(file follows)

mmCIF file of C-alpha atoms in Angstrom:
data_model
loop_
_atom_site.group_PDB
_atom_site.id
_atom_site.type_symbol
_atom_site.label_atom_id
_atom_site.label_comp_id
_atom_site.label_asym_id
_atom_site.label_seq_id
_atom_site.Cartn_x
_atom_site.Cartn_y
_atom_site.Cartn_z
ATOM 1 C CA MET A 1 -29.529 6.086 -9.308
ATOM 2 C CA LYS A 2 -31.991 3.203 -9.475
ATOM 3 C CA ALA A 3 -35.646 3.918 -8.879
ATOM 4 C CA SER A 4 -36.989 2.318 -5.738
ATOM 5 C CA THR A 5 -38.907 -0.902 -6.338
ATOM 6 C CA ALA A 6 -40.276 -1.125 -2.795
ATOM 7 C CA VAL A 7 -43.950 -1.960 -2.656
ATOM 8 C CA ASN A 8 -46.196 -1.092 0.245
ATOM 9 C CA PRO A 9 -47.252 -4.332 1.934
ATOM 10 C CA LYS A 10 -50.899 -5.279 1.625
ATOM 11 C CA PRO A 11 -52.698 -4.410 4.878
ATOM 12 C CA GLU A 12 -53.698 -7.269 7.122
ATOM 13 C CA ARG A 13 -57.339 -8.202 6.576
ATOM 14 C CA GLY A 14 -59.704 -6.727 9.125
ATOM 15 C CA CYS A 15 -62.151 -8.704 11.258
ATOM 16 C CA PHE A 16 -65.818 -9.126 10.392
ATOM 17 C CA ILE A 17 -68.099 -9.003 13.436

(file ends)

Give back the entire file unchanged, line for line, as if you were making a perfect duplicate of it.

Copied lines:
mmCIF file of C-alpha atoms in Angstrom:
data_model
loop_
_atom_site.group_PDB
_atom_site.id
_atom_site.type_symbol
_atom_site.label_atom_id
_atom_site.label_comp_id
_atom_site.label_asym_id
_atom_site.label_seq_id
_atom_site.Cartn_x
_atom_site.Cartn_y
_atom_site.Cartn_z
ATOM 1 C CA MET A 1 -29.529 6.086 -9.308
ATOM 2 C CA LYS A 2 -31.991 3.203 -9.475
ATOM 3 C CA ALA A 3 -35.646 3.918 -8.879
ATOM 4 C CA SER A 4 -36.989 2.318 -5.738
ATOM 5 C CA THR A 5 -38.907 -0.902 -6.338
ATOM 6 C CA ALA A 6 -40.276 -1.125 -2.795
ATOM 7 C CA VAL A 7 -43.950 -1.960 -2.656
ATOM 8 C CA ASN A 8 -46.196 -1.092 0.245
ATOM 9 C CA PRO A 9 -47.252 -4.332 1.934
ATOM 10 C CA LYS A 10 -50.899 -5.279 1.625
ATOM 11 C CA PRO A 11 -52.698 -4.410 4.878
ATOM 12 C CA GLU A 12 -53.698 -7.269 7.122
ATOM 13 C CA ARG A 13 -57.339 -8.202 6.576
ATOM 14 C CA GLY A 14 -59.704 -6.727 9.125
ATOM 15 C CA CYS A 15 -62.151 -8.704 11.258
ATOM 16 C CA PHE A 16 -65.818 -9.126 10.392
ATOM 17 C CA ILE A 17 -68.099 -9.003 13.436